History, Evolution, and The Darwin Debate

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Evolution and the idea of progress.

June 30th, 2013 · No Comments

http://history-and-evolution.com/whee4th/chap7_5_3.htm: Evoloution and the idea of progress.
One of the biggest heresies now is to use progress in terms of evolution. But that is a misunderstanding based on Gould’s rants about commercial/economic progress under capitalism: points well taken. And the application of such false ideas to evolution makes the idea counterproductive.
The basic idea is that random evolution can’t show progress. But if evolution isn’t random, shows directionality, then the idea of progress reenters automatically. That seems to inject value judgments into the discussion. But that may be right, or wrong.
The idea of progress was not designed for evolution, and may be the wrong term. But you can or cannot, depending on how you do it, say that evolution shows progress between amoebas and land animals, say. It is not some horrific heresy against science. The notion should indeed be debatable, who knows. But the phase of Darwinian wrong thinking should be over. Meanwhile John Gray’s rants are simply dialectical swings in thought, not a big deal…(see previous post)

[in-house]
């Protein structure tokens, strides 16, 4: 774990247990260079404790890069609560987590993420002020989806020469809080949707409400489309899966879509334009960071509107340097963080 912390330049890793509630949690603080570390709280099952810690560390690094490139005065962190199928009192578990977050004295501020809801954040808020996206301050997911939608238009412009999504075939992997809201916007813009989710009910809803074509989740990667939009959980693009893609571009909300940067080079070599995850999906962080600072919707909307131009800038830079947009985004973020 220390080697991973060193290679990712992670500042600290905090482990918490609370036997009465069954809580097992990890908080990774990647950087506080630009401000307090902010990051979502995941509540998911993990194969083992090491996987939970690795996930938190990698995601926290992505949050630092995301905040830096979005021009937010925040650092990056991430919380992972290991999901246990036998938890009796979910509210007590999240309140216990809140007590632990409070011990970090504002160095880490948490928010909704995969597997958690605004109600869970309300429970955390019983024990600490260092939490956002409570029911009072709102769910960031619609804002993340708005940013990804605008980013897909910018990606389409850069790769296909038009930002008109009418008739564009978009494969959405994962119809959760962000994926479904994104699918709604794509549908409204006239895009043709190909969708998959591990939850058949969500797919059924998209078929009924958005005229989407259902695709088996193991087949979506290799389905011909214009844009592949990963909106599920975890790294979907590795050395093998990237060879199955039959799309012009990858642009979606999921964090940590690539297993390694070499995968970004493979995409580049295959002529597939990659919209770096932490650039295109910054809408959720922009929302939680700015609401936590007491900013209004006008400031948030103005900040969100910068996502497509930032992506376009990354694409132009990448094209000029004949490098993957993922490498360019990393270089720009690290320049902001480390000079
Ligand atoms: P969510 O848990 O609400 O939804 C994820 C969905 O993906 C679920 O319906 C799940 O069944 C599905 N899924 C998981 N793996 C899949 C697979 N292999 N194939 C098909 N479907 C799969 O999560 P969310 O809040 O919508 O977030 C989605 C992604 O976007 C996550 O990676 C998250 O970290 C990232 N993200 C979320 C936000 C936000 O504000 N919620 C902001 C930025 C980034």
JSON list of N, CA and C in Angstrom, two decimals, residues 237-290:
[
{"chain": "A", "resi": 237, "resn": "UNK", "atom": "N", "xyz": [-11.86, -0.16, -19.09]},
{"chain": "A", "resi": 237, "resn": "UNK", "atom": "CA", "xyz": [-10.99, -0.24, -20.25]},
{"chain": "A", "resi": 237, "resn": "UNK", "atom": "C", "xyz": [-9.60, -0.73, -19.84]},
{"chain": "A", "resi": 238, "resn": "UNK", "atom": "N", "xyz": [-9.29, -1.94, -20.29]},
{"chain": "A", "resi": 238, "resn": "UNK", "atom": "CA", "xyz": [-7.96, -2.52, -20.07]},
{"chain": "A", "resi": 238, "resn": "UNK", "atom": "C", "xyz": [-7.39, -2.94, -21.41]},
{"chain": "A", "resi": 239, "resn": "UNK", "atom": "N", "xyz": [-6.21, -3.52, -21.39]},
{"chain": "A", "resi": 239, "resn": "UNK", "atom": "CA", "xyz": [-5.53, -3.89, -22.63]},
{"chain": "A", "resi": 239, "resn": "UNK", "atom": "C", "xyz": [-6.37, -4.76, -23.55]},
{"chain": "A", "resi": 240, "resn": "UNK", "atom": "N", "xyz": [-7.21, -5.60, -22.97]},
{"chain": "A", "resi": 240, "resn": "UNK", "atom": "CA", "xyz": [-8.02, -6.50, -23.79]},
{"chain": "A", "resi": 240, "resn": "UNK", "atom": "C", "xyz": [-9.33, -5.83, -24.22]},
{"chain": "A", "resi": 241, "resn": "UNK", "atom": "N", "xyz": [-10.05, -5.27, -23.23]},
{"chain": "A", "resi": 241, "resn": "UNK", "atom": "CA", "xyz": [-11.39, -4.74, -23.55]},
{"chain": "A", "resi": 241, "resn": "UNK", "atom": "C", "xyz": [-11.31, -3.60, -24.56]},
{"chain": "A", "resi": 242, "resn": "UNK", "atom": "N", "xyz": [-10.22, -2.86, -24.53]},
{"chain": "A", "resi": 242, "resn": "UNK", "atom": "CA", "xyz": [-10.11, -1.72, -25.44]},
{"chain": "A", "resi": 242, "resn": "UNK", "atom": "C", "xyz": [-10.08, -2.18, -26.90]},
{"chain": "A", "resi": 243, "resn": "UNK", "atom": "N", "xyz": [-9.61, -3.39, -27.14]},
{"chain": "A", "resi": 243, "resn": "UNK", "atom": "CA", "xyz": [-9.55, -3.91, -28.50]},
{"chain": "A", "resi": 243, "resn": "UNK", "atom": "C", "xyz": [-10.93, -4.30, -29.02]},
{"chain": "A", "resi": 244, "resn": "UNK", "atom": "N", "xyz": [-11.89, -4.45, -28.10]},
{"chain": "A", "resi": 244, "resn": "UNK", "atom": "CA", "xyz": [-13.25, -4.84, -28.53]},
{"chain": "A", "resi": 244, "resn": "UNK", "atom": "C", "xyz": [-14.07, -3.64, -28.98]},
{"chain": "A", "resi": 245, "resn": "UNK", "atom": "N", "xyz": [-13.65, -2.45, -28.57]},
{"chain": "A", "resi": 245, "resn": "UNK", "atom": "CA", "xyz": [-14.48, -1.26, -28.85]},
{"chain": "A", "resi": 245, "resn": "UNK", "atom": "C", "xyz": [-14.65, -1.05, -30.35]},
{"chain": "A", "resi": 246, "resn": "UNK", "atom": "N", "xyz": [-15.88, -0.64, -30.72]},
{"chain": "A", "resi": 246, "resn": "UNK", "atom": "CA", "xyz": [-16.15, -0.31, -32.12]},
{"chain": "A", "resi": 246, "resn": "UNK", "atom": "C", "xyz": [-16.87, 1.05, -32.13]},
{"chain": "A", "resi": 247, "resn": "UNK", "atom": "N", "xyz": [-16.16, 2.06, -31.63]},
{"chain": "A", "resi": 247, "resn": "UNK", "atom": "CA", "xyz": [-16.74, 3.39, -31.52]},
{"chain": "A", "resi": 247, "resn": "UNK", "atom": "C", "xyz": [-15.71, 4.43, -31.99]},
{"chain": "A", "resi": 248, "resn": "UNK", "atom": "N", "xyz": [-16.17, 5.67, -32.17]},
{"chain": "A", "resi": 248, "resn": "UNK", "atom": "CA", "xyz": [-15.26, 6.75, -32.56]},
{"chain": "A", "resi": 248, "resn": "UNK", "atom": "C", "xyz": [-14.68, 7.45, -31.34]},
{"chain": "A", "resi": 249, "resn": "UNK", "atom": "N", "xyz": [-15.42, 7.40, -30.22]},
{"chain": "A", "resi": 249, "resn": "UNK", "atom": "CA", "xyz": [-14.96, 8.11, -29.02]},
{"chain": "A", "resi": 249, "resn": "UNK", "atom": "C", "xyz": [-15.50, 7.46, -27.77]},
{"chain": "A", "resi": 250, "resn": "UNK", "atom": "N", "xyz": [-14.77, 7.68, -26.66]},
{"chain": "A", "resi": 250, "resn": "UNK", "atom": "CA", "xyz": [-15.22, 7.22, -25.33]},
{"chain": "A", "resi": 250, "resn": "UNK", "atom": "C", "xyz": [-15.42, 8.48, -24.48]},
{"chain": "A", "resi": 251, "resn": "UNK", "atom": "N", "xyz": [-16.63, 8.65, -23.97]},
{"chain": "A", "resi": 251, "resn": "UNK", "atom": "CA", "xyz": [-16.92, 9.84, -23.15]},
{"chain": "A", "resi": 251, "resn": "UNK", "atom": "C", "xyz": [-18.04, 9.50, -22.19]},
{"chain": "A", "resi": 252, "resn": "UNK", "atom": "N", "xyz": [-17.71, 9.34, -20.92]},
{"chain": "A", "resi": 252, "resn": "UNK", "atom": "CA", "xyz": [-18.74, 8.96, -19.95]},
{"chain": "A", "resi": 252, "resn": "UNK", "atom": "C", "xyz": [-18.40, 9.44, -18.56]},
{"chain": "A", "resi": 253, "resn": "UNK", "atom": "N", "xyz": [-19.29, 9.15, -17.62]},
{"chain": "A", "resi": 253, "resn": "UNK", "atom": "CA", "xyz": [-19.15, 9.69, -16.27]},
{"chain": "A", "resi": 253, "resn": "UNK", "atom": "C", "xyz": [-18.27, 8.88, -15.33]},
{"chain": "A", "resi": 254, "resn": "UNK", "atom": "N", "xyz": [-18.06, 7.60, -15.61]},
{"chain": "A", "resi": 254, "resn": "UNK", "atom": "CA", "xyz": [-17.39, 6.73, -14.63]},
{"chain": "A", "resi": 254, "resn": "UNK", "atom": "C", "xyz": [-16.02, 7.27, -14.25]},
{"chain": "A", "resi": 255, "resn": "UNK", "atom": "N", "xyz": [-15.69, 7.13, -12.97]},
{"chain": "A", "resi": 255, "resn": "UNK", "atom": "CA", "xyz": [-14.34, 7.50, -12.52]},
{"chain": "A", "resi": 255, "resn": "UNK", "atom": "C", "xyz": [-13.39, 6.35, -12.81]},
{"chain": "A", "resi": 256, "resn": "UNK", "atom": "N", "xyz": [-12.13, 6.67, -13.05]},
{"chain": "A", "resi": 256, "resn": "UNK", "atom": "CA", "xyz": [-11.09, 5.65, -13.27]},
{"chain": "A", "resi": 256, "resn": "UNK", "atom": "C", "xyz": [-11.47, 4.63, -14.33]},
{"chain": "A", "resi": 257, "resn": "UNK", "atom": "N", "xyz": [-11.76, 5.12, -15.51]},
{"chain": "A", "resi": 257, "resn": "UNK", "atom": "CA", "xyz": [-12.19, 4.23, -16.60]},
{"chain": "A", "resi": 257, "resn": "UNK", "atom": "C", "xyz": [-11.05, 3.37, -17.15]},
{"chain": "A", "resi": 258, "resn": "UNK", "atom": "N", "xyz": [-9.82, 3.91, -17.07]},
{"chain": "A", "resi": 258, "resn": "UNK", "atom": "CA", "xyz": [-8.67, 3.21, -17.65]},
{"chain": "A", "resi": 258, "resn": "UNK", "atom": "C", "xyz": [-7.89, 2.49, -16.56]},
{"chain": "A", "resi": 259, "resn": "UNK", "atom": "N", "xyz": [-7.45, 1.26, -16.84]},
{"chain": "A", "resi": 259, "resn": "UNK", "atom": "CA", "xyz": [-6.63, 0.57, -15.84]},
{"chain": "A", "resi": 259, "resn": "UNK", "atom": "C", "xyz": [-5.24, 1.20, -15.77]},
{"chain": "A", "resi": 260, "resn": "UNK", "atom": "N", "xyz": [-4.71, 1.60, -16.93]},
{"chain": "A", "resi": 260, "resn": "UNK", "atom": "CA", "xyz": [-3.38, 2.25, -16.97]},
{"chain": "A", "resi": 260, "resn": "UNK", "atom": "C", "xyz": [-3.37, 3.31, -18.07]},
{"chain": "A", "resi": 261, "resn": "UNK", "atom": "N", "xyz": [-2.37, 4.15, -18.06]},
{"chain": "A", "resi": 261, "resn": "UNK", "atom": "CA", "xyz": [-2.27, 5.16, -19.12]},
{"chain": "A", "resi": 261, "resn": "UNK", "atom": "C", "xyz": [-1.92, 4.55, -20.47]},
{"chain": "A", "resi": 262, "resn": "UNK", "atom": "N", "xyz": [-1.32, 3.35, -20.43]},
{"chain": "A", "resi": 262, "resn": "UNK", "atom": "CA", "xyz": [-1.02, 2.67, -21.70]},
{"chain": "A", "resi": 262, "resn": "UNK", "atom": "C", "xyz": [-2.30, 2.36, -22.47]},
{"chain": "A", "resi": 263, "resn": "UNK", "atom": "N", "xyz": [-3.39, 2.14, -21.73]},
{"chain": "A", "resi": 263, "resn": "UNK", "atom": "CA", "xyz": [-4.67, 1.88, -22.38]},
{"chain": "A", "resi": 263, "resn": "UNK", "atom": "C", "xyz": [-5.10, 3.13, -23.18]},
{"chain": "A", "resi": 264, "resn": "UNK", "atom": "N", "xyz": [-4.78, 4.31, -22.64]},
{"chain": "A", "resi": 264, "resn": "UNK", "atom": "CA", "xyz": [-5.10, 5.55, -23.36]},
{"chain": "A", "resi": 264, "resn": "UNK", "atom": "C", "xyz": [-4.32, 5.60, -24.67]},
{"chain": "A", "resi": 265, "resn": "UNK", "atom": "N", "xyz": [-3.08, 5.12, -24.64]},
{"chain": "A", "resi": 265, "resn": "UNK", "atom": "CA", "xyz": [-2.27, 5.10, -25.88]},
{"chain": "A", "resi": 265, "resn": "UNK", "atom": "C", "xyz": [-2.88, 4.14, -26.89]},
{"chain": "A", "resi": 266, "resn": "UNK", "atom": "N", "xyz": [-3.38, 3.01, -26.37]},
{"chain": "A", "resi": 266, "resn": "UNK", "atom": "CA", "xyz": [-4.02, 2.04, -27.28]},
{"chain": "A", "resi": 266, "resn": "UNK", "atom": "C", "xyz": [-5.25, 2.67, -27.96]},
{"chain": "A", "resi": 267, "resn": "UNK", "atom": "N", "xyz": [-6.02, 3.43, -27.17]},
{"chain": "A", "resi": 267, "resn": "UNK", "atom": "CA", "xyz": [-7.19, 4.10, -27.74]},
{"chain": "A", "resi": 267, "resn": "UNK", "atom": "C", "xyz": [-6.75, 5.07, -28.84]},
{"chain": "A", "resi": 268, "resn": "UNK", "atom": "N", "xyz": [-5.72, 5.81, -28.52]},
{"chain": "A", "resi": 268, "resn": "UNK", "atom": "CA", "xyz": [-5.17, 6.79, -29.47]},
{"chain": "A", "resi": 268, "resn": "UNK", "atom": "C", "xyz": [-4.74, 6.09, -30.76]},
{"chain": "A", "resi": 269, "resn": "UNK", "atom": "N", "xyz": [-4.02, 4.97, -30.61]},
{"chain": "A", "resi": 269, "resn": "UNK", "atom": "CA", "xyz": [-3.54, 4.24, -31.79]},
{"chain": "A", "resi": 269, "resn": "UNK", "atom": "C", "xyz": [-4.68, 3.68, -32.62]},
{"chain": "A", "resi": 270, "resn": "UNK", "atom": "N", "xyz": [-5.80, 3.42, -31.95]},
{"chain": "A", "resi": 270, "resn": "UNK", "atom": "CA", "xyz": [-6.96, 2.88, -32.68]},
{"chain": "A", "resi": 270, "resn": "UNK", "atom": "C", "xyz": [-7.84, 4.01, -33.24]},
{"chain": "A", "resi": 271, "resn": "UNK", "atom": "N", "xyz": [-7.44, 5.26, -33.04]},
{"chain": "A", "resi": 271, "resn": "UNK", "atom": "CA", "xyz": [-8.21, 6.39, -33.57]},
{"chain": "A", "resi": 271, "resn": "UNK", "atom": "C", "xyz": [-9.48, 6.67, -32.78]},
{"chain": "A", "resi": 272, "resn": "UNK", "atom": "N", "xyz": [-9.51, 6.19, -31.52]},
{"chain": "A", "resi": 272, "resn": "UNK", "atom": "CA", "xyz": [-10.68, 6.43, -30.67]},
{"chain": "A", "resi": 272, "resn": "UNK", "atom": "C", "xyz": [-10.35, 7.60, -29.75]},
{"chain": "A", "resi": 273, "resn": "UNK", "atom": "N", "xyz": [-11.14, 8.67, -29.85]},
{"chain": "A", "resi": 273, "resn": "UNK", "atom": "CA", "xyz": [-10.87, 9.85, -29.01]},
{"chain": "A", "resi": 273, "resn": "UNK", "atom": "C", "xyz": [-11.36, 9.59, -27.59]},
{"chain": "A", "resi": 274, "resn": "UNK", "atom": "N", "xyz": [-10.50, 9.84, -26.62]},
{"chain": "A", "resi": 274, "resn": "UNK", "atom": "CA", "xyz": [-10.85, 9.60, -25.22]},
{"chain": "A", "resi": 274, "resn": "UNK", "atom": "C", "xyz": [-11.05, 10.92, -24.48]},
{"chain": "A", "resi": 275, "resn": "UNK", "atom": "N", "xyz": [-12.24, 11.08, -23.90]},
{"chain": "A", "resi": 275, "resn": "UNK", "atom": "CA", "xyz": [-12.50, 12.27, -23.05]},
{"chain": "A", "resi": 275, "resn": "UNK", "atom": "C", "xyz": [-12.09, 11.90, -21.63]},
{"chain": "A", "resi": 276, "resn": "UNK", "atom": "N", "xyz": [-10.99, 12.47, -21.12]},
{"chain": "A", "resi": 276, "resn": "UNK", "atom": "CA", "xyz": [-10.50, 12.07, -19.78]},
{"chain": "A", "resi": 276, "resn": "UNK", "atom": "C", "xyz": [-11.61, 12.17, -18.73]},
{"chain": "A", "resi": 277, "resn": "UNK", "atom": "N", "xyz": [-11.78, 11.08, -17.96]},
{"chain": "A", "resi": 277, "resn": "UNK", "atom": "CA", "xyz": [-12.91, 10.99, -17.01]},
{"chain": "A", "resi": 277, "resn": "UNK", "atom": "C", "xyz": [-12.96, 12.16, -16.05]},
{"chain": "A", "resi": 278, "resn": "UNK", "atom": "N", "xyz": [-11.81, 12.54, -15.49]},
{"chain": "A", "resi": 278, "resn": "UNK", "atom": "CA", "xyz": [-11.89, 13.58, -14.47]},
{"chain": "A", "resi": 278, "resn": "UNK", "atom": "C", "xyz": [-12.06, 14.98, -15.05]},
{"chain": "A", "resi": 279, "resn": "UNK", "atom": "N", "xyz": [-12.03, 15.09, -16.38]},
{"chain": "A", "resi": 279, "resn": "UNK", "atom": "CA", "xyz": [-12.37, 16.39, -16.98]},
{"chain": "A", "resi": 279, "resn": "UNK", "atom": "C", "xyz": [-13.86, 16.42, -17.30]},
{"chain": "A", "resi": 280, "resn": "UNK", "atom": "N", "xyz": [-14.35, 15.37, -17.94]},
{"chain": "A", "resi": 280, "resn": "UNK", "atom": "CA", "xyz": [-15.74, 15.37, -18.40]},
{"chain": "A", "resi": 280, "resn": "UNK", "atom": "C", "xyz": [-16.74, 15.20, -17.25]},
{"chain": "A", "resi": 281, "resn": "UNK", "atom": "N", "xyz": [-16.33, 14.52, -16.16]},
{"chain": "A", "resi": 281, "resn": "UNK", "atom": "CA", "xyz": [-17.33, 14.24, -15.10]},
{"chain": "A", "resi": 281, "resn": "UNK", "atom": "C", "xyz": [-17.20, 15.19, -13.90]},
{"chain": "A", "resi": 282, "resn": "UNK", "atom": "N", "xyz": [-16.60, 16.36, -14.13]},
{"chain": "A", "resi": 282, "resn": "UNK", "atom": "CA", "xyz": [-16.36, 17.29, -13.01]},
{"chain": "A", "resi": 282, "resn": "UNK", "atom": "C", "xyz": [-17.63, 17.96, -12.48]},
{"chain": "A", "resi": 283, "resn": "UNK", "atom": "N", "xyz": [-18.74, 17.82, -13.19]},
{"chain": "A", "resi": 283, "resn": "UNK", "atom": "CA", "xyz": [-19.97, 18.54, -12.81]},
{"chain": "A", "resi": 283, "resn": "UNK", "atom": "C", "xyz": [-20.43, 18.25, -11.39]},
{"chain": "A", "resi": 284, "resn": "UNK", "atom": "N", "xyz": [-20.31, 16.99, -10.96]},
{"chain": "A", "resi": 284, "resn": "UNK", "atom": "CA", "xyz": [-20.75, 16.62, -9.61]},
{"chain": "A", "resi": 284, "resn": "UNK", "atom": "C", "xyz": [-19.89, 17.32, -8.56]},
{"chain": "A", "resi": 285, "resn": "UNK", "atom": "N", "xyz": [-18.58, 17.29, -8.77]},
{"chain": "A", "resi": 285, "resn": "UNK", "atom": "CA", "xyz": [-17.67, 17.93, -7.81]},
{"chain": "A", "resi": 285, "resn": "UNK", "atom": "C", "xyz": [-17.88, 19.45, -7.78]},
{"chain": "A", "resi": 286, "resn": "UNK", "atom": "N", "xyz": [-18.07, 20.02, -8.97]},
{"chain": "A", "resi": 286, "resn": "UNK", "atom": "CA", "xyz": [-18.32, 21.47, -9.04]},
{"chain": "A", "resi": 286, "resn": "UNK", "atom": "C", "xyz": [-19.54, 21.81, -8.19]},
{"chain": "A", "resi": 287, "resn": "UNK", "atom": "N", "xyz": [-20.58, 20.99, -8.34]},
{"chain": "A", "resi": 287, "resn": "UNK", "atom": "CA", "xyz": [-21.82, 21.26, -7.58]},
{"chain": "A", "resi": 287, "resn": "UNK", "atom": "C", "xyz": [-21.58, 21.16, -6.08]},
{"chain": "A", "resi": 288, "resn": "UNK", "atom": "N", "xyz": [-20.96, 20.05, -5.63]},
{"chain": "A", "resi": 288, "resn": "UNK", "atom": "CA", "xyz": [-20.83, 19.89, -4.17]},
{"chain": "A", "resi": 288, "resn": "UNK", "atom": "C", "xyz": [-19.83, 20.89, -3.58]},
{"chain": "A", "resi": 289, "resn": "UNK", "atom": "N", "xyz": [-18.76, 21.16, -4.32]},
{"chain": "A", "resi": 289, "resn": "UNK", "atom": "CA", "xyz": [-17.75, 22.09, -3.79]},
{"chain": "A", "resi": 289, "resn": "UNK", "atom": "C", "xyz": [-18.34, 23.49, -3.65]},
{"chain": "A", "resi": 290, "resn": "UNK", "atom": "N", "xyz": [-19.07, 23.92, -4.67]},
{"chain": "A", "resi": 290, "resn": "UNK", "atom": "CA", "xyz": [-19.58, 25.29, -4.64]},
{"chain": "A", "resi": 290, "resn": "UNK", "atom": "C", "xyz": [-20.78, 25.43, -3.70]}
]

In WHEE, progress is discussed in terms of ‘finite transition models’, which change the picture considerably: people think, if we see decline from -300 BCE into the middle ages, how can progress be real. But in a finite transition model things are quite different. Progress tides, and recedes… Check out WHEE.

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